The Foyer is cleaned on a Thursday afternoon each week prior to its opening and our Risk Assessment has been updated accordingly.
The Hall is physically checked twice a week by 2 Charity Trustees to ensure that all is fine.
We will look to turn off the heating in the next couple of weeks; all other electrical items have been switched off.
We have reduced the Committee to a quorum so that any decisions that have to be made can be done more quickly; this was done with all Trustees knowledge and agreement.
On the Contingency side, our Contingency Gold Group meets over Zoom and information is promulgated down through the ashreigneyhelp email.
We have a list of volunteers who have all been individually contacted by email and been given guidance on protocol, health and safety and general well being.
We have also produced a list of local producers and shops with contact details and payment methods as well as price lists.
The Co-ordinator manages the list of volunteers and updates information as we feed it in to her.
Following the delivery of the Ashreigney and Riddlecombe Emergency Measures information sheet to all households which provides the names and contact details of the co-ordinators and how to seek assistance, we currently have a number of active requests for help which are being managed.
I should also say that the community is managing a lot of self help and care for neighbours and friends; the purpose of the volunteers is to fill the gaps where existing support networks fail or have not been established.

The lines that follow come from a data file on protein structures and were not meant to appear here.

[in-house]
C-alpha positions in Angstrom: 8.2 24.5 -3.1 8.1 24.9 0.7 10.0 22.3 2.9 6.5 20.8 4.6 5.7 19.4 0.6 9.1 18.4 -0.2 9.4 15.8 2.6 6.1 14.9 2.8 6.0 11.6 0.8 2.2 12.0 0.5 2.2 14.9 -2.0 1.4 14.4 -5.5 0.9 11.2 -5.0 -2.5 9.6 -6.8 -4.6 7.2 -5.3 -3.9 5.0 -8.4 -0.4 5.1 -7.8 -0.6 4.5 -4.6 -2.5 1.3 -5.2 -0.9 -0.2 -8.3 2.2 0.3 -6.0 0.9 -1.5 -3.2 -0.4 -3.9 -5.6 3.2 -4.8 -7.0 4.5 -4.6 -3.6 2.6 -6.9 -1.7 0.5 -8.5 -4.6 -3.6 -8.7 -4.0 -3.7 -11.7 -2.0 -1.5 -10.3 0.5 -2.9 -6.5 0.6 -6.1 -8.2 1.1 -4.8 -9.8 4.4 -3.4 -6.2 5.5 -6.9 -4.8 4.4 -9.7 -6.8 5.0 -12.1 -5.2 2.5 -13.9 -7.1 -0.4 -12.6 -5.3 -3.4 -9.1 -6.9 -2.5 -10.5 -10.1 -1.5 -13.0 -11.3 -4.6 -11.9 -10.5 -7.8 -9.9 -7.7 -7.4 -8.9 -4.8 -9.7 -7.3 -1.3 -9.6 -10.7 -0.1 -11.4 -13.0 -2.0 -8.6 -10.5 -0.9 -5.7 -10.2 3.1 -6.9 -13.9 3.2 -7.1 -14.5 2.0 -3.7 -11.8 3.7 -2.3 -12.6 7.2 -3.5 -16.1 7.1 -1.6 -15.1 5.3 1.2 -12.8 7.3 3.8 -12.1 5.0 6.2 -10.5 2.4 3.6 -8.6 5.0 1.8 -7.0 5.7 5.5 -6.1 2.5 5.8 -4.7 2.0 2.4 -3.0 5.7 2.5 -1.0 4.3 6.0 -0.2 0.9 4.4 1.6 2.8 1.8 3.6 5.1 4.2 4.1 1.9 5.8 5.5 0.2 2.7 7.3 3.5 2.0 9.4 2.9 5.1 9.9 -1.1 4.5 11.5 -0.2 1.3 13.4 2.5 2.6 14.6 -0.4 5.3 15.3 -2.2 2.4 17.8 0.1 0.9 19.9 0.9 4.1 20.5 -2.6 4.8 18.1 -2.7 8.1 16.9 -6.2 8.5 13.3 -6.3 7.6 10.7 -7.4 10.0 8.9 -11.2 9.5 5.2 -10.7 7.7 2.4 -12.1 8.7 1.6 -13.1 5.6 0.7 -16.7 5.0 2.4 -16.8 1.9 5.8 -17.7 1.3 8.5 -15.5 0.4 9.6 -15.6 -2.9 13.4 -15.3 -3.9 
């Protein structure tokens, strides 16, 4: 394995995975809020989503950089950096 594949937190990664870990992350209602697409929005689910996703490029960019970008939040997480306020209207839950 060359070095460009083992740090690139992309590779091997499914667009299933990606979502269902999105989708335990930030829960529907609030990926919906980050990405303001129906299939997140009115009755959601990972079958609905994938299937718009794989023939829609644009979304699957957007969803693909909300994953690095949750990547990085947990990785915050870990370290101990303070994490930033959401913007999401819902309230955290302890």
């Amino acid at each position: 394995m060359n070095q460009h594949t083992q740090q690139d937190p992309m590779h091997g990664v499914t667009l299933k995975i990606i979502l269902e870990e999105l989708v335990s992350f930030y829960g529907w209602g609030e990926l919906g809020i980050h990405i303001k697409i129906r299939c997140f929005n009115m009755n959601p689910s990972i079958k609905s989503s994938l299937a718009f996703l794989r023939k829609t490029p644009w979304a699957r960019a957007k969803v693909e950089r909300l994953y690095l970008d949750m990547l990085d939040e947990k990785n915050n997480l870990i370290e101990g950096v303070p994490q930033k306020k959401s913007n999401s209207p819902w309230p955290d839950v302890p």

Our church bells ring out every Thursday at 8pm and last Thursday we had a wonderful accompaniment of drums as well as clapping!
Around a hundred of Devon’s towns and parishes have an Emergency Plan registered with Devon Community Resilience Board, others have unregistered* plans.
Many Emergency Plans include a local response team, ready to take action when an incident occurs.
A message from Martin Rich (email@example.com) We want to find out how the local emergency teams have become involved in the response to Covid 19:
Has your group been activated?
Is your group leading the community response?
Have you joined up with others in your community?
What are you doing?
What difficulties have you come up against and how have you resolved them?
Do you have any outstanding requirements?
How have you funded your activities?
How are you communicating with your community?
How are you communicating within your group?
What have you done that other groups might want to know about?
When circumstances permit, we want to hold a Resilience Forum event to learn from this emergency. It may not be a further hundred years until there is another comparable event; also learning and experiences from today may help address other events.
Please tell us about your experiences and help us to compile an insight into Emergency Planning in action.
* Registration of a plan means that local details are available to the emergency services and primary response organisations in the event of an emergency and for data analysis.
5)Community Business Survey
We are keen to continue gathering more information to understand the many ways in which the Covid-19 crisis is affecting community businesses. So to help us to understand which government-backed support packages are actually being accessed by community businesses we are inviting you to please complete this short survey.
The document below is a scan and so unfortunately none of the links work but the info is still accurate on it.